Characters one of the weaker aspects of the game. You see some characters again from Wind Waker (Sploosh dude, the telescope people that say Ho Ho when you talk to them, Tetra and her pirate gang, Beedle. Side note on Beedle, they didn't give him any voice lines. TRAGIC!) but nobody really stands out. They try to make the owner of the ship you're using, Linebeck, to be a cowardly, treasure-hungry rogue that has a heart of gold by game's end. The cursor in the game is a fairy named Ciela. She is quick to speak her mind, but is very loyal and kind-hearted quickly willing to help Link find his friend Tetra. Also, she has amnesia. Ciela and Linebeck are constantly bickering which can be fun or annoying if you're tired of seeing it in other forms of media. Oshus is an old man that helps guide Link by setting him on his quest for the Ghost Ship. He is also the one the cares for Ciela at the beginning of the game. Typical Old Man in a Zelda game. Gorons are here, two new races called the anouki and the yook. No one really stood out to me, so it was hard to get attached to anyone besides Linebeck, Ciela, and Oshus, since Link interacts with the first two so often and Oshus is needed to point you in certain directions at important points in the game.

Temples are both great and disappointing. The temples you go around to to get new items, spirits, Sand of Hours (BAD NAME! but they probably didn't want to use the Sands of Time due to ANOTHER game that came out around the time), and Pure Metals are very enjoyable, especially once you get the item and it teaches you how to use said item. Bosses are very clever, using the best parts of what the DS is all about (touch, second screen functions). Everytime I got a new item to use on the boss, I was always surprised and pleased to use it and beat the boss. However, there is one exception and that's everything having to do with the Temple of the Ocean King. It is a reoccurring temple you must go through in the game to find a map for your next objective. The differences with this temple versus other temples would be it resets itself and you have a hard time limit. When you first go in, the temple eats away at your hearts (unless you're stand on safe zones). When you get the Phantom Hourglass, you have a timer that ticks down until, eventually, the temple saps your hearts again. The enemies are called Phantoms. We have 3 varieties of Phantom knights (regular blue, fast red, and teleporting yellow), the phantom Eye (can see in 360 around itself and alerts other enemies on the floor and eventually impede Link's movements), and Wizzrobes (can move through walls, have Boo like functions in that they only approach when Link's back is turned and turn themselves invisible when looked at). The knights are the main hurdle (outside of puzzles) and Link has to sneak past them in order to make it through the dungeon. If a knight or wizzrobe hits link, not only do you lose health, but you also lose time on your hourglass, making the window to reaching a new point in the dungeon much tighter. Luckily, with each you item you receive, a new shortcut is available, making traveling through each floor faster and easier in a lot of cases. Also, once you reach a certain point in the temple, you are a allow to just warp to a floor without having to go through previous floors but receive a time pentalty equal to how long it took you to get to point on that "run". You can choose to start at the beginning to try to get a better time to that point, which adds a weird speedrun aspect to the temple. I remember many people HATING this aspect of the game. When I played the game at release and when I played it now, I can see why it's frustrating. At the time, touch controls were still very new, so getting used to that aspect of the game and having to re-do a dungeon multiple times can be a bit tedious. But, playing the game again, I think it isn't that bad. We have had touch controls for over a decade now, and mobile games on smart phones have taken off, many of them using similar controls that Phantom Hourglass uses now. It's totally managable in 2019, especially if you more items and write good notes. And, going through the floors after recieving your upgraded sword is a real treat too. I started thinking of it like a Metroid game but just in one temple.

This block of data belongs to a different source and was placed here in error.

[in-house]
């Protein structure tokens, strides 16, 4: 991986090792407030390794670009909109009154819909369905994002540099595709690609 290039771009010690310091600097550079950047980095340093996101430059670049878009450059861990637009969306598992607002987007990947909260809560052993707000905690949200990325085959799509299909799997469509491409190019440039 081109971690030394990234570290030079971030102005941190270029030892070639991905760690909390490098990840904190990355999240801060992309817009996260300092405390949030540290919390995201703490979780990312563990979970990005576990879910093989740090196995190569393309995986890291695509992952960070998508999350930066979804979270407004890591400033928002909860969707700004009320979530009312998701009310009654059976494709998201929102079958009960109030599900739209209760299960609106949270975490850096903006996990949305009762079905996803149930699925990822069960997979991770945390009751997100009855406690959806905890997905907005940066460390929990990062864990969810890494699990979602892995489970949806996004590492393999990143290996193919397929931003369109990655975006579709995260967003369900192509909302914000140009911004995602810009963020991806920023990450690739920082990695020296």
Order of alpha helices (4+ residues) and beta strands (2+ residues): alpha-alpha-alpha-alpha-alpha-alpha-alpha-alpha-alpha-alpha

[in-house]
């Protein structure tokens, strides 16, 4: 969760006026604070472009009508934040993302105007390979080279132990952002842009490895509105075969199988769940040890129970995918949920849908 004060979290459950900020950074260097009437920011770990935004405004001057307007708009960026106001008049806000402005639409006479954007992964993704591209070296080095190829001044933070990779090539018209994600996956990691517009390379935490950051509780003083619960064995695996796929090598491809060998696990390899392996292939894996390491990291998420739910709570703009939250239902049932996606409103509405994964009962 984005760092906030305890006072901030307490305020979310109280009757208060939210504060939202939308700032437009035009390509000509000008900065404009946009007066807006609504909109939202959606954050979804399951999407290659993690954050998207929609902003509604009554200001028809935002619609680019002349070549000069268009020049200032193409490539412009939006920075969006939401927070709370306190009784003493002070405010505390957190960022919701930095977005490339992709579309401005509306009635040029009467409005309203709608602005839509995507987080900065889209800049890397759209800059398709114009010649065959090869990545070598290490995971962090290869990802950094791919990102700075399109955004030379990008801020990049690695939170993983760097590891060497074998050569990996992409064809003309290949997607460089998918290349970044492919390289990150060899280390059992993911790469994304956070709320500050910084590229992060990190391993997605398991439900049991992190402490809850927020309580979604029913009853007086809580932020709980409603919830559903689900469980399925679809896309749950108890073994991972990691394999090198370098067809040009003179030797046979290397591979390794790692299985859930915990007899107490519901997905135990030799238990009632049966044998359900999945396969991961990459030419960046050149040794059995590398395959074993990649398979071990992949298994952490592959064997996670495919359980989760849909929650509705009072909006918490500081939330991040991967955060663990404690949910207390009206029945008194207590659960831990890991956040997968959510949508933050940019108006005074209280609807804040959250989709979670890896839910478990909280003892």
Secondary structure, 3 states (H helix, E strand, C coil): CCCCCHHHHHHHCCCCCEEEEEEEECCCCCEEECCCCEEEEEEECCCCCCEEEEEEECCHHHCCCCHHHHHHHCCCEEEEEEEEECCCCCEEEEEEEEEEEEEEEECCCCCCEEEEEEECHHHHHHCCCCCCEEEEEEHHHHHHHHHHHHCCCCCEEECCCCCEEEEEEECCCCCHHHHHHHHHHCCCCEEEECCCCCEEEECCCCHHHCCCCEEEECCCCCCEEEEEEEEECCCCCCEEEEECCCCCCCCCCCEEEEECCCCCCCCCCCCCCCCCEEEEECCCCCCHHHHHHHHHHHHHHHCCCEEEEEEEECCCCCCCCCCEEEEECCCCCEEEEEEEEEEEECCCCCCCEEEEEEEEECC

Music isn't too amazing. A lot of tracks are taken from Wind Waker so if you liked Wind Waker's tunes, you'll be alright here. And that's all I got to say about the music here, besides it was nice hearing the Goron track again on better hardware.